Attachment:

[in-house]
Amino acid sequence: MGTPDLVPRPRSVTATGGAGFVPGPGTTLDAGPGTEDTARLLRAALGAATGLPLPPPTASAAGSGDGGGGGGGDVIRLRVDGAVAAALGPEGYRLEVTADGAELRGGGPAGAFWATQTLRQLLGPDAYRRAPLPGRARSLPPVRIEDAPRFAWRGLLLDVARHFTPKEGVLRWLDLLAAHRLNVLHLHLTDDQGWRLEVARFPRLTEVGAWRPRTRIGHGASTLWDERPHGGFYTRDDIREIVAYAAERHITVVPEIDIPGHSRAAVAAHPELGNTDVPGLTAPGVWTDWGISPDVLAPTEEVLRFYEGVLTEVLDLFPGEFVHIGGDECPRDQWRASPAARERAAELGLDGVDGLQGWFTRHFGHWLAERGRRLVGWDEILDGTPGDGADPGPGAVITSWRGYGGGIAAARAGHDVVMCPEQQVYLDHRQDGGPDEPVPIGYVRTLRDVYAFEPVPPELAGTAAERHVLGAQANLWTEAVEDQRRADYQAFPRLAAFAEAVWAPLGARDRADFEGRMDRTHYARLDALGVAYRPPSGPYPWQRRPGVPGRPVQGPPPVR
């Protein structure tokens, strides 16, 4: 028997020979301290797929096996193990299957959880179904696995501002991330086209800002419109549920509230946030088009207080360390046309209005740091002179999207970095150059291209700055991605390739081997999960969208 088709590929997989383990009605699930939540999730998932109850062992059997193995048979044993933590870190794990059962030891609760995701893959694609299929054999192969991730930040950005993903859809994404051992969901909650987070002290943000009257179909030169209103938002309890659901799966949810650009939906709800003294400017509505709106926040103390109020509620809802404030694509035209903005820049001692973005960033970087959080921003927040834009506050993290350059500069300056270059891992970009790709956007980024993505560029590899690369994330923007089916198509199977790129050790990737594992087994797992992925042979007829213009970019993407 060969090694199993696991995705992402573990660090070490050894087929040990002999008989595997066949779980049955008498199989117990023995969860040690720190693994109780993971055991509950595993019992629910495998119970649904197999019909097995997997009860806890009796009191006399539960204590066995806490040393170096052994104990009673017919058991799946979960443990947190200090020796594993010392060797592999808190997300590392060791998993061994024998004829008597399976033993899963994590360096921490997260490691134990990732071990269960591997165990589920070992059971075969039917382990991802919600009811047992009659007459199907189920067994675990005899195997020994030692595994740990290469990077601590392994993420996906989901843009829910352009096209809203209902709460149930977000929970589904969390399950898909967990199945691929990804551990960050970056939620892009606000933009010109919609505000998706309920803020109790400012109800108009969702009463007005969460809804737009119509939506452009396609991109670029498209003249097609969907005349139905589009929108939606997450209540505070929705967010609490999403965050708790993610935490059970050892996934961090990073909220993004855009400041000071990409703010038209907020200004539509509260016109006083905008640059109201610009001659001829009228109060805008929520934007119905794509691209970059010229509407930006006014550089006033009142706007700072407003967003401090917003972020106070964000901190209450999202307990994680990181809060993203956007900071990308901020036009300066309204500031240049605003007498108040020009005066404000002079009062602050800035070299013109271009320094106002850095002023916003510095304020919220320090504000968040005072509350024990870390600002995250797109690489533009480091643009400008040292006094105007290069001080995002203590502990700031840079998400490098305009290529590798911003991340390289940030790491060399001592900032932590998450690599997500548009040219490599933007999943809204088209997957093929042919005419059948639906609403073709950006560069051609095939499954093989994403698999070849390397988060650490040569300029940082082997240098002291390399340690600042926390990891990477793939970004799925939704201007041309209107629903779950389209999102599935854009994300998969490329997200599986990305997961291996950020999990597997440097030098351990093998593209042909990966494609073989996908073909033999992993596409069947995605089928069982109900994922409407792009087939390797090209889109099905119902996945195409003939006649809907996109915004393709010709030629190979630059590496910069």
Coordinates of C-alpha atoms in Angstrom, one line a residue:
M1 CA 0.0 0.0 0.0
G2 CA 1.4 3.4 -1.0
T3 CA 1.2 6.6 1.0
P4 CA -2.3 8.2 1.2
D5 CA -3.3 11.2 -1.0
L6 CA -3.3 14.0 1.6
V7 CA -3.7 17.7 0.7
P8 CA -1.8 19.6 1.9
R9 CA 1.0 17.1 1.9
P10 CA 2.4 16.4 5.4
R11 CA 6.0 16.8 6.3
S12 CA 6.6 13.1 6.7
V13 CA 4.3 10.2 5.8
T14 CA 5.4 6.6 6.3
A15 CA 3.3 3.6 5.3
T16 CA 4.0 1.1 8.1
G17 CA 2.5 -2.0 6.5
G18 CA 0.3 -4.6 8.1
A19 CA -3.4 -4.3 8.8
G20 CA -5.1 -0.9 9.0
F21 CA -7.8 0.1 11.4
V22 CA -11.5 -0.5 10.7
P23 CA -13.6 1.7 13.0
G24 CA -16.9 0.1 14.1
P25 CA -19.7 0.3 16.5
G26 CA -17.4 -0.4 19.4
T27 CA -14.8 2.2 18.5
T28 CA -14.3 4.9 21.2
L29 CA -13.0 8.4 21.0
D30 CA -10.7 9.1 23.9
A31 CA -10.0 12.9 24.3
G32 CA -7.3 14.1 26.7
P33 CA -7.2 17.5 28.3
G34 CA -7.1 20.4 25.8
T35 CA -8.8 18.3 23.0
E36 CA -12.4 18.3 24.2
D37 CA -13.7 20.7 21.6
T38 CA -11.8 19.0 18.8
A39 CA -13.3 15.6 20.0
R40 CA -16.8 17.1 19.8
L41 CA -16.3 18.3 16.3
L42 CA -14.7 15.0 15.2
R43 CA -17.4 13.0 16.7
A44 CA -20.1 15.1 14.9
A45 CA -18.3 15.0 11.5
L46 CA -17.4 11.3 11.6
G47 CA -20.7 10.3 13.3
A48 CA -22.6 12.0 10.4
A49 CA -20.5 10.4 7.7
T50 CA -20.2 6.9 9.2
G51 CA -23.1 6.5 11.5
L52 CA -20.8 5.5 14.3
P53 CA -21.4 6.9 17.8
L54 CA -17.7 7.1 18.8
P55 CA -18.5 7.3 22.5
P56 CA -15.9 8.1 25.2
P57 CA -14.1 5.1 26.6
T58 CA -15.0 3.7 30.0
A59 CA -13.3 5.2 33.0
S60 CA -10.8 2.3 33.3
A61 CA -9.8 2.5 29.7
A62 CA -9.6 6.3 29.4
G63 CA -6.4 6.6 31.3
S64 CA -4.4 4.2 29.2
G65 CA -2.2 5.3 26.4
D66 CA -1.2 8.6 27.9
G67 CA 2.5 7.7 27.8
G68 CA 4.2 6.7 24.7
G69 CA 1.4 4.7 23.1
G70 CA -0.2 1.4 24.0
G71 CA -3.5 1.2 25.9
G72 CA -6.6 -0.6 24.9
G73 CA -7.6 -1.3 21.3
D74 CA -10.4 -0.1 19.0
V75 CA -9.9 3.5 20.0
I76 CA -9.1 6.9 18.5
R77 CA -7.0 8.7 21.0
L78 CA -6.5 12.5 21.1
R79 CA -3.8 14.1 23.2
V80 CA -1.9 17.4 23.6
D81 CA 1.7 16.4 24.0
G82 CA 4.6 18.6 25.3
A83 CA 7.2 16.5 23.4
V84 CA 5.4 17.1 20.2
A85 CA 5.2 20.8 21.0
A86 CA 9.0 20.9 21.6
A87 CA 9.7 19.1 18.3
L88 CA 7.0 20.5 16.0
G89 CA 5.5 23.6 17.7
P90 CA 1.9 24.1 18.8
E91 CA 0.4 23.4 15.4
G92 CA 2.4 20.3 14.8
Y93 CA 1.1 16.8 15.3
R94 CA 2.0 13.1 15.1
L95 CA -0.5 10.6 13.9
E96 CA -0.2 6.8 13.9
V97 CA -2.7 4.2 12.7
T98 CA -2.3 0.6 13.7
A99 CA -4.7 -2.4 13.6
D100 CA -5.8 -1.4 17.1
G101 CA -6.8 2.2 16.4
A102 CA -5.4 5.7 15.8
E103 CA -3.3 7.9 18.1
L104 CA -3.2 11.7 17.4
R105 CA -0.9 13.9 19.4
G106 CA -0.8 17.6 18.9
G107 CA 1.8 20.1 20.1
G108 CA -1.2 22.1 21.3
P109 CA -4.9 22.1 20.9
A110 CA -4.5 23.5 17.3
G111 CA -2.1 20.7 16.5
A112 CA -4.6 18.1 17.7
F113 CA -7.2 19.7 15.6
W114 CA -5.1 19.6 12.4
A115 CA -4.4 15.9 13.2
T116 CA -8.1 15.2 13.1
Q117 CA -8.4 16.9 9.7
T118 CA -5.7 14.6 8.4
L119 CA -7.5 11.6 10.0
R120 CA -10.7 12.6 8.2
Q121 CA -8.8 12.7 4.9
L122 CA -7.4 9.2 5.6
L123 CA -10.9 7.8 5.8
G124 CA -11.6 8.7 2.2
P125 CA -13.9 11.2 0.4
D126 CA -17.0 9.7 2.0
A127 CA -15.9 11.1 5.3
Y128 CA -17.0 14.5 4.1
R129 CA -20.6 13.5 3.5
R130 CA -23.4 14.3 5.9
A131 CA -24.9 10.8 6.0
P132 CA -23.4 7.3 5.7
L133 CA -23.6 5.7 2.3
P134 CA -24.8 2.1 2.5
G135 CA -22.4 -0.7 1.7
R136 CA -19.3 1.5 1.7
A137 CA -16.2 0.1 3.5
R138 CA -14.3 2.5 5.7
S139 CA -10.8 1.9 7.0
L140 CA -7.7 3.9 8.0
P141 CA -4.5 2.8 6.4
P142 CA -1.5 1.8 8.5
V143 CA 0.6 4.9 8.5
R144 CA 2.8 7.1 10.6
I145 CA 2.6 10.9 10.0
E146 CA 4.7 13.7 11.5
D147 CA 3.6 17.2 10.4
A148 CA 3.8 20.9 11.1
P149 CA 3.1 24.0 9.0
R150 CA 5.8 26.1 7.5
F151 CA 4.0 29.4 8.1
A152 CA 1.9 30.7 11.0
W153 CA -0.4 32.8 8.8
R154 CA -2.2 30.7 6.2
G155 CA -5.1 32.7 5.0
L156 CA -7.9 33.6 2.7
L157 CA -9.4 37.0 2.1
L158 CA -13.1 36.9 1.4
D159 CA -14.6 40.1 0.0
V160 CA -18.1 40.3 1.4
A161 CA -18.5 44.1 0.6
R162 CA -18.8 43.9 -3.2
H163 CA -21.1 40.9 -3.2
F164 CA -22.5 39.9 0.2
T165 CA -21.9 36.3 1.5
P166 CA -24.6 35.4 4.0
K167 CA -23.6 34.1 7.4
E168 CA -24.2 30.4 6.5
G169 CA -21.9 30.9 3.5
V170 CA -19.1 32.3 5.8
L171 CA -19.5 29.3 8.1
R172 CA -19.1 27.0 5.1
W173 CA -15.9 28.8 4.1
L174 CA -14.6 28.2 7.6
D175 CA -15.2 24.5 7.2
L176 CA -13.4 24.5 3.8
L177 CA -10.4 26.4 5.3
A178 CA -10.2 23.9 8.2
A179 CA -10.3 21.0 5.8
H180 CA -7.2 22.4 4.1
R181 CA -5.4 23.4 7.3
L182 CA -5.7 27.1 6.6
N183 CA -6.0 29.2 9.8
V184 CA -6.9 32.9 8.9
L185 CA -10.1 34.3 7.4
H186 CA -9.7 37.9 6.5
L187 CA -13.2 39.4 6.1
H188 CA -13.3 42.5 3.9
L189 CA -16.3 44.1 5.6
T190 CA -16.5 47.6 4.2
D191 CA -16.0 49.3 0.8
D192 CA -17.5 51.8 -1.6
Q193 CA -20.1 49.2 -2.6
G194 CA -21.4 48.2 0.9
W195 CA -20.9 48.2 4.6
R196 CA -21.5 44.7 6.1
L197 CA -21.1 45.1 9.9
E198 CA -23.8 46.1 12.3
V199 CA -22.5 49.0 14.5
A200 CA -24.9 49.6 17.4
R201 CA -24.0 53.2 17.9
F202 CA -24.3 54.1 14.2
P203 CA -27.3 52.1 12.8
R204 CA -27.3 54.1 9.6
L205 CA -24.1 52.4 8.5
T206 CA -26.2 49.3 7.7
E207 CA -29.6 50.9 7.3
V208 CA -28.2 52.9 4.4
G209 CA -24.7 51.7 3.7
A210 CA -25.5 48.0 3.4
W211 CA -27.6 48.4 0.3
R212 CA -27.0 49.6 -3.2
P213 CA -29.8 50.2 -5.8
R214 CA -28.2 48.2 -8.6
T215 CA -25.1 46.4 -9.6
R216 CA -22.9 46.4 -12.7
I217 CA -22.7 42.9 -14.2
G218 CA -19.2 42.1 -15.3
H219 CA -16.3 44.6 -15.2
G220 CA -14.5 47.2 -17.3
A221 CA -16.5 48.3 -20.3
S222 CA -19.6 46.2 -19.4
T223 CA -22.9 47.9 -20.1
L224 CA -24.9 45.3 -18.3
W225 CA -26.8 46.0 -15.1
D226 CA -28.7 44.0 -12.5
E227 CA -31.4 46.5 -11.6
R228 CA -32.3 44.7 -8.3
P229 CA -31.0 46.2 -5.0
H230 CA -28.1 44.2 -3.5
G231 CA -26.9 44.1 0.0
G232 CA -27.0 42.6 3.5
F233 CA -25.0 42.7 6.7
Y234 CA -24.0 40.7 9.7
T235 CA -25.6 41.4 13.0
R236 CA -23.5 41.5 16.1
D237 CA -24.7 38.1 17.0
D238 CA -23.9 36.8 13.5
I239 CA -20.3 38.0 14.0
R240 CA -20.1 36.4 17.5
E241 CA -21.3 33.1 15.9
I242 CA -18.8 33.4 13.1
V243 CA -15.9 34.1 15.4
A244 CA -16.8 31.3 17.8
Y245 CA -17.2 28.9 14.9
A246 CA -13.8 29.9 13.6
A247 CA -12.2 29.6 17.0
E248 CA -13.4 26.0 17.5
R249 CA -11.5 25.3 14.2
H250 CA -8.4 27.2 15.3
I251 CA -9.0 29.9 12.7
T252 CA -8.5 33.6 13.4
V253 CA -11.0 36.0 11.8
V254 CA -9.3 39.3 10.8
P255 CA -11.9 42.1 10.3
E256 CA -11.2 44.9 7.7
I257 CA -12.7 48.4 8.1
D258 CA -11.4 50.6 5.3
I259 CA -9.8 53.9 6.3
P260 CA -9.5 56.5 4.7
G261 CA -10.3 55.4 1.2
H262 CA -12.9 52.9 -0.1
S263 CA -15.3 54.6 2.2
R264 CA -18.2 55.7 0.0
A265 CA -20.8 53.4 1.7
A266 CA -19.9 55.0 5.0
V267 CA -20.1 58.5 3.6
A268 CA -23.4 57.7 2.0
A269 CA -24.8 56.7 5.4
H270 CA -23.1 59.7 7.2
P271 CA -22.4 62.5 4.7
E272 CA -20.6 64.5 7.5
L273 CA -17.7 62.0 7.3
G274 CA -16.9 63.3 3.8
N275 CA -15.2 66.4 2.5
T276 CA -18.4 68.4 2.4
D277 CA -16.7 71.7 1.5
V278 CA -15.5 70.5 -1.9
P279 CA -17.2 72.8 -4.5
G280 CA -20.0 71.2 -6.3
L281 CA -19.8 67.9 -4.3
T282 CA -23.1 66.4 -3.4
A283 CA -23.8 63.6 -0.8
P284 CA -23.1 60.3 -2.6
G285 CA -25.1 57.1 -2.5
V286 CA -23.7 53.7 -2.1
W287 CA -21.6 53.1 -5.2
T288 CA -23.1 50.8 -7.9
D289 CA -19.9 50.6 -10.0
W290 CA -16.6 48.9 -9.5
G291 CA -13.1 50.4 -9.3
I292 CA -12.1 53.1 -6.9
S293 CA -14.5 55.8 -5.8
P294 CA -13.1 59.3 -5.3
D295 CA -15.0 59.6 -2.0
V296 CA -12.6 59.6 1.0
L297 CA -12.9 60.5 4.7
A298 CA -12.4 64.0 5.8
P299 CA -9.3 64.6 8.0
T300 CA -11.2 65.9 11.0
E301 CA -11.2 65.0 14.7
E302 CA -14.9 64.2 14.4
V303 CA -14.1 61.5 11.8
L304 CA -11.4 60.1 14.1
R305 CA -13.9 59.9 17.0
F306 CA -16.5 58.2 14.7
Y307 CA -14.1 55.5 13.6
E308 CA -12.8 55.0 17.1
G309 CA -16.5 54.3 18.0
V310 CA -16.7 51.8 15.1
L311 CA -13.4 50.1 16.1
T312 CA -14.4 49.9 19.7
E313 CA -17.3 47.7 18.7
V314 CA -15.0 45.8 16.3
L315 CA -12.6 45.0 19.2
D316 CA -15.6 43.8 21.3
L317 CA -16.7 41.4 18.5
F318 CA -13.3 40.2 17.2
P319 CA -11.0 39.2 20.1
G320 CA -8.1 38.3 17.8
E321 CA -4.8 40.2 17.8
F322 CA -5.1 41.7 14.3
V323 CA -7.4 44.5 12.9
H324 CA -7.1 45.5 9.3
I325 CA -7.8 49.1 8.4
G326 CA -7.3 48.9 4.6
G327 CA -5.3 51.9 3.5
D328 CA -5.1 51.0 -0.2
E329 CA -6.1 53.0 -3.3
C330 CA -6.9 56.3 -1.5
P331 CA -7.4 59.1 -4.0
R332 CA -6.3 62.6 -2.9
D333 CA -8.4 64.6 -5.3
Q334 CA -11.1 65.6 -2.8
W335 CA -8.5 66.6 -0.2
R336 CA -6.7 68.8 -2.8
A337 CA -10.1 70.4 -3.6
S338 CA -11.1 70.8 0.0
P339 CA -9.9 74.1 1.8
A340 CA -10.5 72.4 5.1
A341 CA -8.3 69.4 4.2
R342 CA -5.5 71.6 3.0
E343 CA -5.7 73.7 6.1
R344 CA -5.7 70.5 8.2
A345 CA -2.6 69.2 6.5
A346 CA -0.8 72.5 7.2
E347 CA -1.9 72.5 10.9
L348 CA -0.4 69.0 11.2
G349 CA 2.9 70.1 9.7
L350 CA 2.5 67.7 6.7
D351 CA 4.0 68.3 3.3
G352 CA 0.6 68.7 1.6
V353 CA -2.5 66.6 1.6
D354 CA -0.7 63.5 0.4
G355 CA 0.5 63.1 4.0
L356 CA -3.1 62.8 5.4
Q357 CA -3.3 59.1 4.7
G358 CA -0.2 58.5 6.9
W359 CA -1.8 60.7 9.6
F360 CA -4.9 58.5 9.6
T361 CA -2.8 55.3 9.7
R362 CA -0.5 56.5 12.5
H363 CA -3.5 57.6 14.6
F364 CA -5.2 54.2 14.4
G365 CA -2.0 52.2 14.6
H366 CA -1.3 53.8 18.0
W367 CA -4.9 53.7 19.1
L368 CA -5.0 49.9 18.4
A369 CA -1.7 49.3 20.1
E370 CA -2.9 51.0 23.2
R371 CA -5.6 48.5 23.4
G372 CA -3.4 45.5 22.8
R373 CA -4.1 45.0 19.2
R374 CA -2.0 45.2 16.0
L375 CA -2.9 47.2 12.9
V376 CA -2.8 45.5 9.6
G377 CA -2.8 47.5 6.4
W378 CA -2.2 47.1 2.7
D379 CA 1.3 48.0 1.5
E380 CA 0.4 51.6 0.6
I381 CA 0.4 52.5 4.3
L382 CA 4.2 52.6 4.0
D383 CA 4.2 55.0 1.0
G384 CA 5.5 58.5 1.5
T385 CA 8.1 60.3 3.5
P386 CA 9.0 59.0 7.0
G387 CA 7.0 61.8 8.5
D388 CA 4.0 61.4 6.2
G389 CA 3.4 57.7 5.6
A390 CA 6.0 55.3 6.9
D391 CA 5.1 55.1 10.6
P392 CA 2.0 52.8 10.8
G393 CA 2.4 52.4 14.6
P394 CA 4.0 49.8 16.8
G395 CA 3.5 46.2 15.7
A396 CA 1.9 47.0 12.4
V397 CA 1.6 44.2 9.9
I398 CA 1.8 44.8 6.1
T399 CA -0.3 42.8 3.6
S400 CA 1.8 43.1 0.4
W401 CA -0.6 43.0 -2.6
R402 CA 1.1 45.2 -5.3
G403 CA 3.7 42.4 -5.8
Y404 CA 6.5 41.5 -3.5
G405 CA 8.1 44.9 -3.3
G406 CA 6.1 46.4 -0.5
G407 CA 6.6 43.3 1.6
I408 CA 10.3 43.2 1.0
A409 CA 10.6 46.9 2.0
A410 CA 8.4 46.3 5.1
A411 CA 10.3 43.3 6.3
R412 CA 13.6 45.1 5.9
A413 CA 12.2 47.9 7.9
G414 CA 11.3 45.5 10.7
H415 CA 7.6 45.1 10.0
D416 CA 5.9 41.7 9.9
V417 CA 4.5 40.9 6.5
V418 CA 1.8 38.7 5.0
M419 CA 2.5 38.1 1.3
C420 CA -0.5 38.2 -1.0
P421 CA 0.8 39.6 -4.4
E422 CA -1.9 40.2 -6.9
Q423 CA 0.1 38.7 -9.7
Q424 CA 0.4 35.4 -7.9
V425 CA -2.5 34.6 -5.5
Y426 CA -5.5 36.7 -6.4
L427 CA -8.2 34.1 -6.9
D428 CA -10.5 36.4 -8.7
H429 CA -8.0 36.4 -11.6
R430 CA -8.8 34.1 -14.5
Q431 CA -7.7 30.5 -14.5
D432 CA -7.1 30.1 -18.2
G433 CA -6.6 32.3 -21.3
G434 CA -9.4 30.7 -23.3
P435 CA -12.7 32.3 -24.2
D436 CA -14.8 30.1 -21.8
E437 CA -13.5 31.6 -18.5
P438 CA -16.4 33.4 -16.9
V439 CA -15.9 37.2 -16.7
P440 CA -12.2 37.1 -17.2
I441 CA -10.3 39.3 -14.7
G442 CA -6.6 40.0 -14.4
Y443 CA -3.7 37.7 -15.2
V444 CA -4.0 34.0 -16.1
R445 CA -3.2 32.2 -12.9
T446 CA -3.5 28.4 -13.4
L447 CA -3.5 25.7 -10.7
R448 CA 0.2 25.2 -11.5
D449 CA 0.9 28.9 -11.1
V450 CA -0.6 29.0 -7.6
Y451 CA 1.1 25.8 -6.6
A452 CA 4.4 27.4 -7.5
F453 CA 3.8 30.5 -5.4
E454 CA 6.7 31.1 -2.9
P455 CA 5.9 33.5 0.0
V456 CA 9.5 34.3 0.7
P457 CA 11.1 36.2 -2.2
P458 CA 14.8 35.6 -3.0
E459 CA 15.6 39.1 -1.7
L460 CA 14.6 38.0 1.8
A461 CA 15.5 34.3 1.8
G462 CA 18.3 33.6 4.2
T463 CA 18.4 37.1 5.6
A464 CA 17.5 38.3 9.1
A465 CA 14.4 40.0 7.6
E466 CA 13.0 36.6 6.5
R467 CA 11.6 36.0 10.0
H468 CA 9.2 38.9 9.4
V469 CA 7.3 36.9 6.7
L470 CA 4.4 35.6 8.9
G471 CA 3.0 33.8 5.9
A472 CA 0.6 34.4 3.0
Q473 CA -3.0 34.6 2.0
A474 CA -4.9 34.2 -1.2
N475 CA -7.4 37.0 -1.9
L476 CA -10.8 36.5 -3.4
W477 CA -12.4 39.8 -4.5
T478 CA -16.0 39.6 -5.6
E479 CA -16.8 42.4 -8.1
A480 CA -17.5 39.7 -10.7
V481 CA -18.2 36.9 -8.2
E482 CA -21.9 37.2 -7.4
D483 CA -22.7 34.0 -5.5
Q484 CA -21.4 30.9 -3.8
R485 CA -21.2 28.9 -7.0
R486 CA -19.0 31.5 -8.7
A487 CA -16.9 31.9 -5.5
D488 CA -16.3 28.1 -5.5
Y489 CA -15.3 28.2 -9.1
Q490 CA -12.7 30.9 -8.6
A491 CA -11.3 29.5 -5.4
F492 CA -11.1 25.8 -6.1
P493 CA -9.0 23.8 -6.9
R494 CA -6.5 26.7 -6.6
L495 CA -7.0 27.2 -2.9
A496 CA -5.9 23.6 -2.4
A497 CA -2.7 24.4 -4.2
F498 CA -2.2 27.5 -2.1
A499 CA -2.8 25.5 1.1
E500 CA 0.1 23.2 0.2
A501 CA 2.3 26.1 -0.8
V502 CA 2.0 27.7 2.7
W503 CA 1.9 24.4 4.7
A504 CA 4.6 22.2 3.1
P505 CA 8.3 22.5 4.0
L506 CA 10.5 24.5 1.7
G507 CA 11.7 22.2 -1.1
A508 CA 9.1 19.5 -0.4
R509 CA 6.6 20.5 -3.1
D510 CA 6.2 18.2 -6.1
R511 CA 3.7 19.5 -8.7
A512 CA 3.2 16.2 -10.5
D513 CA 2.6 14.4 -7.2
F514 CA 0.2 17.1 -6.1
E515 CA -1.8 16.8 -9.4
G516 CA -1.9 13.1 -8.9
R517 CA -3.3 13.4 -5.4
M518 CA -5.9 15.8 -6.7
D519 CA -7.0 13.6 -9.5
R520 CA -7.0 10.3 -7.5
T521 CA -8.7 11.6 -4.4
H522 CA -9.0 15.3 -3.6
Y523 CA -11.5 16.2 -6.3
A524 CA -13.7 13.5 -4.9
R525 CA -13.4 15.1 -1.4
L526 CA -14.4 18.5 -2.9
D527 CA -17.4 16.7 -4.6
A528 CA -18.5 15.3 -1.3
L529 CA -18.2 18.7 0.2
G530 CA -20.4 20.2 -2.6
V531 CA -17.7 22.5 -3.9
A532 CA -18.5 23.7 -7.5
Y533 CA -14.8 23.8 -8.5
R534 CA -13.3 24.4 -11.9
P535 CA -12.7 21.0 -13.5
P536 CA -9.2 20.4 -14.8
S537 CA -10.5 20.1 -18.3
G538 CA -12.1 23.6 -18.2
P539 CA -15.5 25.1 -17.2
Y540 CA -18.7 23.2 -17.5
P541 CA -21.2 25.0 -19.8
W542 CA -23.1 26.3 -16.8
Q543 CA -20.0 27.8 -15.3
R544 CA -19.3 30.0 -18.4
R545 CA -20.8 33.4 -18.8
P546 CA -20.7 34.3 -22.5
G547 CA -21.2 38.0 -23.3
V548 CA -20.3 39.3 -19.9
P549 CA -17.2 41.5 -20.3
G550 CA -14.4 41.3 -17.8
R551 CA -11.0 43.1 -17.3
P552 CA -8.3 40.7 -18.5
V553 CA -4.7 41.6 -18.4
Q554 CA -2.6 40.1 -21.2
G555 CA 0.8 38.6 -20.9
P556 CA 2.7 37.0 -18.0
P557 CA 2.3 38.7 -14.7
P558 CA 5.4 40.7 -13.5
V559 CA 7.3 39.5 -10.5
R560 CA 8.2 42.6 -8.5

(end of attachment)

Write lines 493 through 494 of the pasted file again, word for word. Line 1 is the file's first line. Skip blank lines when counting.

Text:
Y489 CA -15.3 28.2 -9.1
Q490 CA -12.7 30.9 -8.6